A recent article claims that the iconic Alien and Predator creatures “reinforce anti-Black racism.” This claim is based solely on the creatures’ black appearances according to the author.
On August 16th, an independent news site, The Conversation, published “How Hollywood’s ‘Alien’ and ‘Predator’ movies reinforce anti-Black racism.” The piece is written by Brock University Associate Professor of Sociology Tamari Kitossa.
The piece opens with Kitossa’s asking, “What makes Black people [are] more likely than others to be killed, beaten, tortured and raped by white police officers and vigilantes?”
He goes on to answer his own question stating, “A culture and history of racist misrepresentation may have something to do with it.”
He then asks another question, “Why has there been considerable tolerance among the silent majority of white people for animal-like, demonic representations of Black people in media and popular culture?”
“The short answer is that we are dealing with a culture of domination,” he writes. “It is a culture that thrives on the sexualized demonization of Black people.”
He then asserts that Alien, “comports with the trope of Black women as alien breeders” and Predator “riffs on images of Black men as dreadlocked, violent and superhuman.”
It should be noted that at no time has anyone related to either of these franchises declared that either the Xenomorph or the titular Predator were representative of black individuals.
To justify these claims, Kitossa infers sociopolitical parallels in these films where none truly exists. Much of his piece centers around his claims of historical instances of anti-black racism rather than any meaningful discussion of the respective films’ content.
Kitossa proceeds to compare black women to the Alien. He writes, “Ridley Scott’s Alien franchise, with its vicious and endlessly breeding carbon black alien mother, came at the height of neoliberal experiment and in the U.S. especially, an all-out assault on Black people.”
Kitossa went on to say, “In the context of anti-Black culture, the film signifies the Black woman as an unkillable and ceaselessly breeding alien who threatened the body politic.”
“In terms set by historian Lothrop Stoddard’s white supremacist 1920 book The Rising Tide of Color, a Black woman’s sexual reproduction is imagined to signal the genetic extinction of the white republic,” states Kitossa.
One must point out that his claim that Xenomorphs represent Black women is based solely on the reading of a book written by a genuine white supremacist. A citation which may lead some to realize how absurd and disingenuous Kitossa’s arguments are.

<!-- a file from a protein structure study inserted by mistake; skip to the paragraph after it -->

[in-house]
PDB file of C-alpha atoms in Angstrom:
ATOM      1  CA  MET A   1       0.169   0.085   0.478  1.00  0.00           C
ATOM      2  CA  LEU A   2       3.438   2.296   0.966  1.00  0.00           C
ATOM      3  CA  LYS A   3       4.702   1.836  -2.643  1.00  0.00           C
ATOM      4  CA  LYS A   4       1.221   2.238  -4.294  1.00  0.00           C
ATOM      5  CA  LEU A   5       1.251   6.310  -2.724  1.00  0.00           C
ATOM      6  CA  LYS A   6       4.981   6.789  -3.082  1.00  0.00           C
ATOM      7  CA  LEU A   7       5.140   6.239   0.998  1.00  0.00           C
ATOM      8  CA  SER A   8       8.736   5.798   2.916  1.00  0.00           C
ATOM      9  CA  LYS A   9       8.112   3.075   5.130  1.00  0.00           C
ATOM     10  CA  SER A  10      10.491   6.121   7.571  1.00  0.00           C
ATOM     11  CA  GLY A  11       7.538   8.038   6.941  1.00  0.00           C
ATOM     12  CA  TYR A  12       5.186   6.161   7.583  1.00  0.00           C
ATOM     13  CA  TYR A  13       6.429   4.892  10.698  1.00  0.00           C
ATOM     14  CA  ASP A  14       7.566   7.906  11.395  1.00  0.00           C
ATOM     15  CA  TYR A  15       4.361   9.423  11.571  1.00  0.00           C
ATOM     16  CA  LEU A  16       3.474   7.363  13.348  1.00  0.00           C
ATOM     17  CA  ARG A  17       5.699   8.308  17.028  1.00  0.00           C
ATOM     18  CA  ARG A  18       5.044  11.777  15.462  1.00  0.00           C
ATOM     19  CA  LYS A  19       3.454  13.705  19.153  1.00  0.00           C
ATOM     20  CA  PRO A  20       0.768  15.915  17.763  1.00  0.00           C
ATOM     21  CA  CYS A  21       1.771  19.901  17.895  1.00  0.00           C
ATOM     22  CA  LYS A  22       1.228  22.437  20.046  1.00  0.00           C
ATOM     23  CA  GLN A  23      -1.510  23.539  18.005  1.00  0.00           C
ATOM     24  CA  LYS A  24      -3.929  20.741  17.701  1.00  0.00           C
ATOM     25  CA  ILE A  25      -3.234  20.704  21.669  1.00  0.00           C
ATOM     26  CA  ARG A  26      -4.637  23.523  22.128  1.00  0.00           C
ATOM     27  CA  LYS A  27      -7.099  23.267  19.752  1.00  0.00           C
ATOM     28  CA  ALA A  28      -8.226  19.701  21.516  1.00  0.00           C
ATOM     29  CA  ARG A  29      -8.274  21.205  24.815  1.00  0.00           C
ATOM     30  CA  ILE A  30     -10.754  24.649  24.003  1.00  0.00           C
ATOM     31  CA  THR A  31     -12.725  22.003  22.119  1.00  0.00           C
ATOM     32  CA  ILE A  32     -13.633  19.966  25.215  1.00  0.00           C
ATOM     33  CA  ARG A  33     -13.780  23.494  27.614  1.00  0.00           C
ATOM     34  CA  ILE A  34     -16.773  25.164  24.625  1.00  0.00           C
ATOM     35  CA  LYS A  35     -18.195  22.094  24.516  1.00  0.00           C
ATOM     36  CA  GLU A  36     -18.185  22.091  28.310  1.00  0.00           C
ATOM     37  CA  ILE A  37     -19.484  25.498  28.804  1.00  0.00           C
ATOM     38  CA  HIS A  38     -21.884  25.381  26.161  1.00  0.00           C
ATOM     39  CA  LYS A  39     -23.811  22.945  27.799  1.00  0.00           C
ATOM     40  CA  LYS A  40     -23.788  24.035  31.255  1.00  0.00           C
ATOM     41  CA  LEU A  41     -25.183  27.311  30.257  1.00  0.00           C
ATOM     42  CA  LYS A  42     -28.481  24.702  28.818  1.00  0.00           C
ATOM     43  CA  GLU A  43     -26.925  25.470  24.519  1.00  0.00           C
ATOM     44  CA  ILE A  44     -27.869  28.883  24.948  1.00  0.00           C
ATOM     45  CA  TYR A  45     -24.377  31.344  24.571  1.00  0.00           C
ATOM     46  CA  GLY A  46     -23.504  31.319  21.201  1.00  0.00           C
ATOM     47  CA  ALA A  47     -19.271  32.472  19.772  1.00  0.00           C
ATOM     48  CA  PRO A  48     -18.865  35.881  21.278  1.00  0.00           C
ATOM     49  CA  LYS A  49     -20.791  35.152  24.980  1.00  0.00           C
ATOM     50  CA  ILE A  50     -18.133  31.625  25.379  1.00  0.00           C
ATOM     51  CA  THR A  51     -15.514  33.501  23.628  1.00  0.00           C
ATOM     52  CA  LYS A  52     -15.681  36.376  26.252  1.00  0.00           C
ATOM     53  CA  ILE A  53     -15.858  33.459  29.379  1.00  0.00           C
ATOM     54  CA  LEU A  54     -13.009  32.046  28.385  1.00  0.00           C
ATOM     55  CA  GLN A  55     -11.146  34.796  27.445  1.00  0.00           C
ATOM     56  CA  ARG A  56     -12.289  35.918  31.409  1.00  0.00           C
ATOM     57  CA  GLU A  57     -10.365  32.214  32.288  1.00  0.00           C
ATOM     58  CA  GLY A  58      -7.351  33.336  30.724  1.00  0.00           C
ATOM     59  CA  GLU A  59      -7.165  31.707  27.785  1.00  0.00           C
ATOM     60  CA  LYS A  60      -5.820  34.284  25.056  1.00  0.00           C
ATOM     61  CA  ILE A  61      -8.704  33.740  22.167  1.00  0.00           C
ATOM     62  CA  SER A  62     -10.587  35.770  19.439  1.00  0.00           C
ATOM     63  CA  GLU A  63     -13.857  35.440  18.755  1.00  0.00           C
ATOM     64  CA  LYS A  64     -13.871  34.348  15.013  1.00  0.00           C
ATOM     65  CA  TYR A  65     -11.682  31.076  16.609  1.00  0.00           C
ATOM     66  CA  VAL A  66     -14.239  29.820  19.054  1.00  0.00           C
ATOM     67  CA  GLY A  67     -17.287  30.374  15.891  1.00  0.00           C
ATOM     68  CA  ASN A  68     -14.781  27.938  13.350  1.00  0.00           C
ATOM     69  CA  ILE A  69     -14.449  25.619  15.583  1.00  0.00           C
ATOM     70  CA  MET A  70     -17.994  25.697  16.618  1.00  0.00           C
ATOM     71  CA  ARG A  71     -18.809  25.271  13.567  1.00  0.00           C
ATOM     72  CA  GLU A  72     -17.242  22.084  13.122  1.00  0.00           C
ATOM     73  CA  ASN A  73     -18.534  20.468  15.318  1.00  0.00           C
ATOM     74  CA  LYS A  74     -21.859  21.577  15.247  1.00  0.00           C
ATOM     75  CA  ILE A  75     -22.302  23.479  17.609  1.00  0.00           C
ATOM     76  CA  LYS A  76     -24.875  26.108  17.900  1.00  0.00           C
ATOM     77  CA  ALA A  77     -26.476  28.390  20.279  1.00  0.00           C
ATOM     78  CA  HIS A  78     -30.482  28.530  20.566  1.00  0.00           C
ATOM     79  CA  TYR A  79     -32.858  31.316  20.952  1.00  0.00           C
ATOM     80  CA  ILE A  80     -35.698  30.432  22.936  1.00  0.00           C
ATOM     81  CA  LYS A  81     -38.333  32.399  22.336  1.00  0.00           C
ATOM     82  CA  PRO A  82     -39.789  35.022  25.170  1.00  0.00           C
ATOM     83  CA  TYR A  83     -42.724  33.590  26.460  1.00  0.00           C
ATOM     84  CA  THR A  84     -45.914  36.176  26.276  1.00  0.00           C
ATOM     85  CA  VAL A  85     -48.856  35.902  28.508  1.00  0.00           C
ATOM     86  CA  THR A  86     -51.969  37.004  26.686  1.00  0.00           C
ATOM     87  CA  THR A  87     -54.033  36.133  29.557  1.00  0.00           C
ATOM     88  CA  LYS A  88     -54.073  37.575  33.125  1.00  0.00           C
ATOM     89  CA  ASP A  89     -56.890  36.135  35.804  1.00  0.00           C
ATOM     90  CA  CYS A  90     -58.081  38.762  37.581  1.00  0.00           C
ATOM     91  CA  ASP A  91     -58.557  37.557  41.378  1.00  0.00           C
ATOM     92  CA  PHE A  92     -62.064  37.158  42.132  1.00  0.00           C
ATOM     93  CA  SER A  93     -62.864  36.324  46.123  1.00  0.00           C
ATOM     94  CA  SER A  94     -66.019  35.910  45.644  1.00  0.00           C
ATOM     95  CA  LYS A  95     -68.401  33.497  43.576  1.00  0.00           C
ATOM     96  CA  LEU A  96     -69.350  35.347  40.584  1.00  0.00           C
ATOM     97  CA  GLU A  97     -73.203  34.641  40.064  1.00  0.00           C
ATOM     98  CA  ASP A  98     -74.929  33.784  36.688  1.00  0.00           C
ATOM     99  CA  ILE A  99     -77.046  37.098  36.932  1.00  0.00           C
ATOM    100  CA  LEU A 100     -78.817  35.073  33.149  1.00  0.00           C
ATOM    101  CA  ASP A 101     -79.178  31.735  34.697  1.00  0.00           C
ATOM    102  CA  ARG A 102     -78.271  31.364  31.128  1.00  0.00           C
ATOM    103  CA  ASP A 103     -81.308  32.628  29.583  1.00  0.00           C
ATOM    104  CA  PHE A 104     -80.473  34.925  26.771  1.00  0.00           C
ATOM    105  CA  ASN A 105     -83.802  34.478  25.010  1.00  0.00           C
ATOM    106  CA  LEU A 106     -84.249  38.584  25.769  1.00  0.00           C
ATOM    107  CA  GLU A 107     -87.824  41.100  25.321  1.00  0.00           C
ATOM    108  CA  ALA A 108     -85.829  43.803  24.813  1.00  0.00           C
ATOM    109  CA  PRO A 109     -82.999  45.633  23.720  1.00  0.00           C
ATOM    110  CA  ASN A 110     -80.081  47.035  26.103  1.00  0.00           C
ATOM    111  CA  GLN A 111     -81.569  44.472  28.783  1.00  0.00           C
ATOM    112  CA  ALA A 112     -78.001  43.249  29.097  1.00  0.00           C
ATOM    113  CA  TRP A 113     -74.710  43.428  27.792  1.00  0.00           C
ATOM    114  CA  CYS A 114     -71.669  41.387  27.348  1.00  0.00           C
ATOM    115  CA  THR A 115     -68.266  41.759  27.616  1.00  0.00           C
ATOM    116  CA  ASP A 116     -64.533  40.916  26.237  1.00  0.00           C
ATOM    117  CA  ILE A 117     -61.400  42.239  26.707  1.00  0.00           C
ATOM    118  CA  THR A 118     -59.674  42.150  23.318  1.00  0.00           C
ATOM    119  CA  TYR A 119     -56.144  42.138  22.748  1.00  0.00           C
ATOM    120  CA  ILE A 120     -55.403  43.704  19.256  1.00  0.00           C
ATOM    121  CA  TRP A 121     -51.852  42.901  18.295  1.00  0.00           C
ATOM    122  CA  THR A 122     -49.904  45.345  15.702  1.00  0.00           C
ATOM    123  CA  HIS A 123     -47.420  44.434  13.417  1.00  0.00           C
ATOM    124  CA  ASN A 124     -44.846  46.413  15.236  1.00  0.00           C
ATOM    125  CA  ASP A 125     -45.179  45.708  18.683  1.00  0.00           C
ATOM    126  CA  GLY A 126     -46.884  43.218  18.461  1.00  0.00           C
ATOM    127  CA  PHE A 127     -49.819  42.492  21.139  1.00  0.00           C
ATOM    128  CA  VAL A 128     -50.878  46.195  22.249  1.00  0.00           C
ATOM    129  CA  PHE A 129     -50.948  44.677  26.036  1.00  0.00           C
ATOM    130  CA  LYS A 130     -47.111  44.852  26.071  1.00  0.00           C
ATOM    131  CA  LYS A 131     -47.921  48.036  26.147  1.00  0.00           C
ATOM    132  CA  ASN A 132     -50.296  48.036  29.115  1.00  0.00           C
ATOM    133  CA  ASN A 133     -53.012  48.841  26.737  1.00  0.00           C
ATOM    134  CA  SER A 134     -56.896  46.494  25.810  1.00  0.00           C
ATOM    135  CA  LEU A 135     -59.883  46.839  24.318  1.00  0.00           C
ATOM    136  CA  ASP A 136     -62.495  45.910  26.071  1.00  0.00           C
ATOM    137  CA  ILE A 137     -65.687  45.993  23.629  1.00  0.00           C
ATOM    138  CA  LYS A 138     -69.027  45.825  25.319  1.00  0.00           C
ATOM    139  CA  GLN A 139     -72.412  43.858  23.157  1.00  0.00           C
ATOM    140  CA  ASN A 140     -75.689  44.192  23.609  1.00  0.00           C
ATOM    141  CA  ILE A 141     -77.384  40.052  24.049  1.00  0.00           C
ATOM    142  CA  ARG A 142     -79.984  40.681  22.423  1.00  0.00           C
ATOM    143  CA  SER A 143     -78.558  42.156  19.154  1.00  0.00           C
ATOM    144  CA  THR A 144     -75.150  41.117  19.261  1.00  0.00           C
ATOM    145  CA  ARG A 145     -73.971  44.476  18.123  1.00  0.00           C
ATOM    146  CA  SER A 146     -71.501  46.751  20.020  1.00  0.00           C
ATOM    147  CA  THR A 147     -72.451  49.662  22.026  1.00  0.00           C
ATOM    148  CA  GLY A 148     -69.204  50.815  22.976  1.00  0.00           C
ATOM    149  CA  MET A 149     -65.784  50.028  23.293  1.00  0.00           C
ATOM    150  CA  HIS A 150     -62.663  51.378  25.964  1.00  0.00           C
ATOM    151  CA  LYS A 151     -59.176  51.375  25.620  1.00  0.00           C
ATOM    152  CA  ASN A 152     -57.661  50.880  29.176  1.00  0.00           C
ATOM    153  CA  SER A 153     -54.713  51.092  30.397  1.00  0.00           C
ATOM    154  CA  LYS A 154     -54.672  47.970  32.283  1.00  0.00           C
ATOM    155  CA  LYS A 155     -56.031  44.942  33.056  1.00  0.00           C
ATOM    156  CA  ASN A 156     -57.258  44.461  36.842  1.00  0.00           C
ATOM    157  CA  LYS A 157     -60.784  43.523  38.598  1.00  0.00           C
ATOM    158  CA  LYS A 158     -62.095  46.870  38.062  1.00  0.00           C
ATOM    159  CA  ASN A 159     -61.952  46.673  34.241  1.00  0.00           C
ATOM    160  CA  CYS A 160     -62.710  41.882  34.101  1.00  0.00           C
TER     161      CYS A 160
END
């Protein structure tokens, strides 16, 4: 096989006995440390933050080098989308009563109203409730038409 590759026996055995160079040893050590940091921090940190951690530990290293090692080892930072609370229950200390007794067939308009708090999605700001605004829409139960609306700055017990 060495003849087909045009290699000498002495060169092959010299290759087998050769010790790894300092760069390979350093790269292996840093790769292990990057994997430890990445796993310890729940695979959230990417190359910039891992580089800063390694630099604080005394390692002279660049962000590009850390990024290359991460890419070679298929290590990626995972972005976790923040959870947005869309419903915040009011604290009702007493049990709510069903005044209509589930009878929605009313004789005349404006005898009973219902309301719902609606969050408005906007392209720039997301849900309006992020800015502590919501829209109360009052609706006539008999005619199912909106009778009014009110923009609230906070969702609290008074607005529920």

This same form of writing holds true for his discussion on the Predator, as Kitossa spends most of this section discussing his claims of historically racist stereotypes of black men.
Kitossa writes, “In the context of racially charged white anxieties about immigration and social order, the historical demonization of Black men is a trope, a stereotype, that easily maps onto cinematic typecasting. The 1987 Hollywood film that launched the Predator franchise fits this pattern.”
Despite the noted fact that the Predator has never been nor ever intended to be a representation of black men, Kitossa states that, “Predator depicted a Black, dreadlocked, large and super-virile male in a way that converged white art with white political history.” This is stated without a hint of irony.
By this point in the article, most readers may ultimately realize that Kitossa is reverse-engineering outrage. He is attempting to force a narrative on an unassociated piece of media.
As with most disingenuous contemporary sociopolitical arguments centered around popular culture, Kitossa claims that the only way to move “forward” involves various admissions of guilt from general groups of unassociated people.
He begins by demanding that “First, there must be candid admission that there is both sexualized fear of and desire of Black people.”
Kitossa then proceeds to demand that there must also be an admission that “Hollywood and the media paint Black people as sexualized, superhuman monstrosities and that this meshes with racialized political discourse.”
Unsurprisingly, Kitossa’s final suggested action is that “more white people need to critically examine their whiteness,” as this will support the call for “whiteness to be abolished.”
YouTuber Mr. H Reviews commented on the Kitossa’s article and took him to task for his odd views, calling the professor an “utter moron.”
Mr. H also states, “There is no legitimacy to any of his points. There is none.”
What do you make of the claims made by Tamari Kitossa in regards to Alien and Predator?